Analyzing captured RDP sessions

Photo by TopSphere Media on Unsplash

Photo by TopSphere Media on Unsplash

Have you ever needed to rewatch what was done by a user during an RDP session captured by Wireshark or tcpdump?

In this article, I will show you how you can rewatch the RDP session using Wireshark and the fantastic PyRDP toolset.


What you need before starting

The process of viewing a captured RDP session consists of a few steps.

  1. Capture an RDP session using Wireshark or tcpdump
  2. Decrupt the TLS traffic containing the RDP session.
  3. Export the OSI layer 7 data of the capture
  4. Convert the exported OSI layer 7 data to a PyRDP file
  5. watch the RDP session

To do this, you will need a few things.

  • PyRDP found here
  • Wireshark
  • A PCAP file where an RDP session is captured
  • A PEM file containing the SSL/TLS certificate used for the TLS encryption of the RDP session.

Decrypting TLS

The converter will only work with PCAP just containing data found in the OSI layer 7.

To access the RDP packets, you first need to add the SSL/TLS certificate to Wireshark. This will decrypt the TLS session, revealing the RDP session data.

screenshot from wireshark showing encrypted frames

The captured frames in an encrypted state

To import the SSL/TLS Certificate you open Edit -> Preferences -> Protocols -> TLS, and click the "Edit..." button next to the RSA keys list..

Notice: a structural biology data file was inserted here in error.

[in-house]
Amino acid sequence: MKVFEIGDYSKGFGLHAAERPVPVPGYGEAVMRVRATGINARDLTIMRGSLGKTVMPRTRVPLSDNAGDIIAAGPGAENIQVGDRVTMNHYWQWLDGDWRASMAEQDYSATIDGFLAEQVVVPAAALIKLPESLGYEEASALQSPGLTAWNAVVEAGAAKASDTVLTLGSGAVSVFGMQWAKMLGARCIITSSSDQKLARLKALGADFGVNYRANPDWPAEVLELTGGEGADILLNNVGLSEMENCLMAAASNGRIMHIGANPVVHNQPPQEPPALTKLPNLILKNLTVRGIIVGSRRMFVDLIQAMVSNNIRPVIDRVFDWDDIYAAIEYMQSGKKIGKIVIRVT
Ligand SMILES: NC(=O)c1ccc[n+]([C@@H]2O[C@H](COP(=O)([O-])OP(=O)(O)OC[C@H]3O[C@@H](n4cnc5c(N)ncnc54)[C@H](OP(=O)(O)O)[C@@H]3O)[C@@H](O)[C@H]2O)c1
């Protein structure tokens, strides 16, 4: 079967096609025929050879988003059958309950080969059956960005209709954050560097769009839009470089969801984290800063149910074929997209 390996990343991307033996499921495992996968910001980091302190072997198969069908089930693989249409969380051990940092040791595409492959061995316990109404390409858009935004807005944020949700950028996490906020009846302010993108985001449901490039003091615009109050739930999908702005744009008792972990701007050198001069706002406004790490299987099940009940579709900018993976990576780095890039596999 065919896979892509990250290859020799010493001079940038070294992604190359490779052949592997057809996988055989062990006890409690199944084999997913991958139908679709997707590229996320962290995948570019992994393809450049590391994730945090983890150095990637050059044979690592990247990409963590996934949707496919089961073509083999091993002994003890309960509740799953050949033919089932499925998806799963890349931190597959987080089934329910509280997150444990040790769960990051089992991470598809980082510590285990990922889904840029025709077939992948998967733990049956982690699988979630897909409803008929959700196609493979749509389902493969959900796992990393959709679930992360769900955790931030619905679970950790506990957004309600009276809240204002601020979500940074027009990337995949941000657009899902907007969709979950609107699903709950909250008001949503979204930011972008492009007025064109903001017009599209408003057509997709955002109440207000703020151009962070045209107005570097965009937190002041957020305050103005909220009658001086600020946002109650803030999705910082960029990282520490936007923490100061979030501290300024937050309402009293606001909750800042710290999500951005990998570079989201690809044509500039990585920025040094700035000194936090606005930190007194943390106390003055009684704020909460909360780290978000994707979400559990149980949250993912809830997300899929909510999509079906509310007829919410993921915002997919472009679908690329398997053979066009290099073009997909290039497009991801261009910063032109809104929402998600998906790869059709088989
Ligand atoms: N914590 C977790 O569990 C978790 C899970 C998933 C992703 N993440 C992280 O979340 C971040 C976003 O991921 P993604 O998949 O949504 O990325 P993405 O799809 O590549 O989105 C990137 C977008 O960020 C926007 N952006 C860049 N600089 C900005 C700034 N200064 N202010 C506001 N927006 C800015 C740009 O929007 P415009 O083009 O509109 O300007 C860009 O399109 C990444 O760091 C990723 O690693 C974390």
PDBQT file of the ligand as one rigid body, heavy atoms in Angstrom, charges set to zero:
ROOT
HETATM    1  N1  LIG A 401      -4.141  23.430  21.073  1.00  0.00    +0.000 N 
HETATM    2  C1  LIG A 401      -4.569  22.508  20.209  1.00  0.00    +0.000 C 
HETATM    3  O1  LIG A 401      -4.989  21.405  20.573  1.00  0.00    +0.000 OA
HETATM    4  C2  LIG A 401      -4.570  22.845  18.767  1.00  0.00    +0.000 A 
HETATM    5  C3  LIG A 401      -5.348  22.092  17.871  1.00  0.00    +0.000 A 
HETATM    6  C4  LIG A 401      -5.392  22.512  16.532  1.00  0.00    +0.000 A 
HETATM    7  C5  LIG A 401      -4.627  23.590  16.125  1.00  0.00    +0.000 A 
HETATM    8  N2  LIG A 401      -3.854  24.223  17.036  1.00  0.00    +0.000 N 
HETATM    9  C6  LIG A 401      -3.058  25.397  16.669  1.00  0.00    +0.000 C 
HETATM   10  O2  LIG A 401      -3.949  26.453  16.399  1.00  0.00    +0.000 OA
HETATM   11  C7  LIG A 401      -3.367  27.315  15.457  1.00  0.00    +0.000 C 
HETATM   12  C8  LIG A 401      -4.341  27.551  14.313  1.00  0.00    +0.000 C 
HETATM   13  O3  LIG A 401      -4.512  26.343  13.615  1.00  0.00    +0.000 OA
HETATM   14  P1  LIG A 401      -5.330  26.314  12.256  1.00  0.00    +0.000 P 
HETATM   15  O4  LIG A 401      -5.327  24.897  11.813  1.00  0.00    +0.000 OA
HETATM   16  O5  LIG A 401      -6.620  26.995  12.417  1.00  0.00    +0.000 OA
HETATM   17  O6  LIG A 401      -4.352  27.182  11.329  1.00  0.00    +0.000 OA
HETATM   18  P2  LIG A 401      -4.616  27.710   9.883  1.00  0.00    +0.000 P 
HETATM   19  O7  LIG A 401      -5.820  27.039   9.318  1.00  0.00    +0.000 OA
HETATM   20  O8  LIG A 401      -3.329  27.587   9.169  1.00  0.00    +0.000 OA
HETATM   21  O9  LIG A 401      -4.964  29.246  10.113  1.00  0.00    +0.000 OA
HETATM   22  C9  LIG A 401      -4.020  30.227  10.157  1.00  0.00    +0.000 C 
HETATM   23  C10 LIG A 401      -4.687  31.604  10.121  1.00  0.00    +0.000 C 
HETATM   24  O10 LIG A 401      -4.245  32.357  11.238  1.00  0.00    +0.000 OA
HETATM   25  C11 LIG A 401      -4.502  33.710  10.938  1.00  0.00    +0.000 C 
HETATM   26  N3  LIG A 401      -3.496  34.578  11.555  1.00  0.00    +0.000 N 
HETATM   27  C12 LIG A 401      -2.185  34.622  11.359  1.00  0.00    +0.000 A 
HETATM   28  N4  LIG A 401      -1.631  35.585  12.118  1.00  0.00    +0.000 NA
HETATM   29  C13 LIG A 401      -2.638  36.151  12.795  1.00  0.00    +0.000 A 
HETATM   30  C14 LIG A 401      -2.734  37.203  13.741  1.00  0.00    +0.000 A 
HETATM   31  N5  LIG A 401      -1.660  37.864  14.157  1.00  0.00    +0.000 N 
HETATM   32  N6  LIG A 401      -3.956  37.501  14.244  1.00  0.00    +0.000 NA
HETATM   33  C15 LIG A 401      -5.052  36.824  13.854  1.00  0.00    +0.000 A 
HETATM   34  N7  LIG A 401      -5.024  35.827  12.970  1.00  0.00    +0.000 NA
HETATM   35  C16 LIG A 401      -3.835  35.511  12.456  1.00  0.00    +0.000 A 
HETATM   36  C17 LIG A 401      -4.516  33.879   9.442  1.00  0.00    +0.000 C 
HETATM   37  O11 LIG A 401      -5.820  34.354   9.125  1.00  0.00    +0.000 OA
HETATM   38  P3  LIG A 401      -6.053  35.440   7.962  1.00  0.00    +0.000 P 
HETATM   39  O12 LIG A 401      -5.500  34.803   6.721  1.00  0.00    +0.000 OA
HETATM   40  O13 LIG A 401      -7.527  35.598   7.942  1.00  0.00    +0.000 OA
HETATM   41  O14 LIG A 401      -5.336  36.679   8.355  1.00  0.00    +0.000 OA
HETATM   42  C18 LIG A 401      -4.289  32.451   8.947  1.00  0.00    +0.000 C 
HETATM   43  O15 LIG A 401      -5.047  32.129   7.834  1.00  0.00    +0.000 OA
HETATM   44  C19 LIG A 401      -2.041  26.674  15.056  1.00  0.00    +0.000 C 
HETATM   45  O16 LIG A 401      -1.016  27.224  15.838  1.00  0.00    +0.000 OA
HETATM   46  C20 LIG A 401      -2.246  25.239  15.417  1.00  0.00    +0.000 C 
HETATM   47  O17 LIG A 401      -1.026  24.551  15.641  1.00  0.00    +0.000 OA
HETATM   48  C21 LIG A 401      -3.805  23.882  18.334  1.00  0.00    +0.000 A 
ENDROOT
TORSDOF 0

screenshot from wireshark preferences showing the TLS protocol options

Add the SSL/TLS certificate

Simply add the key file without filling in the rest of the fields, then click ok to close the preferences. This will prompt Wireshark to decrypt the SSL/TLS packets making it possible to access the RDP packets.

screenshot from wireshark showing unencrypted frames

The captured frames in an unencrypted state

Exporting layer 7 data

As previously mentioned, the converter only accepts a PCAP containing OSI layer 7 data. This can be done by first removing all other data from the PCAP, and then saving the result to a new PCAP file.

This is performed by opening File -> Export PDUs to File...

Then select OSI Layer 7 from the dropdown, and without adding any display filters click the OK button.

screenshot from wireshark showing how to export layer 7 data

Exporting the OSI Layer 7 data

After Wireshark has completed the removal of data, you can save the capture to a new PCAP file by using File -> Save as...

It's important that you save the OSI layer 7 capture as a PCAP file and not a PCAPNG file. The converter cannot work with PCAPNG files.

screenshot from wiresharks save as prompt

Save the capture as a PCAP.

You now have a PCAP file that can be converted to a PyRDP file for analysis.

Converting to PyRDP

Start off by cloning the PyRDP git repository, establish the venv environment, and navigate into the bin directory of the PyRDP project. To make it simple you can copy your OSI layer 7 PCAP into this directory as well.

To convert the PCAP simply run this command. -o output rdp_session.pcap
[Output redacted for brevity]
[+] Successfully wrote '.../pyrdp/bin/output/20231125145052_10.0.0.2:55510-'

Watch the RDP session

Finally, you can watch the RDP session using the PyRDP-player.

Open it by running the script.

This will open a GUI application used to watch the capture. Open the PyRDP file, by clicking on File -> Open...

Select the file created by the converter, and press the play button in the replays tab. The PyRDP player gives you output similar to the output found in keyloggers. It contains a low-framerate video capture, keys pressed, and what was copied into the clipboard during the RDP session.

screenshot from pyrdp player showing output from a rdp session

PyRDP player in action.

Thats it. PyRDP is a truly wonderful tool that can be used for many purposes including a certain christmas CTF... 😉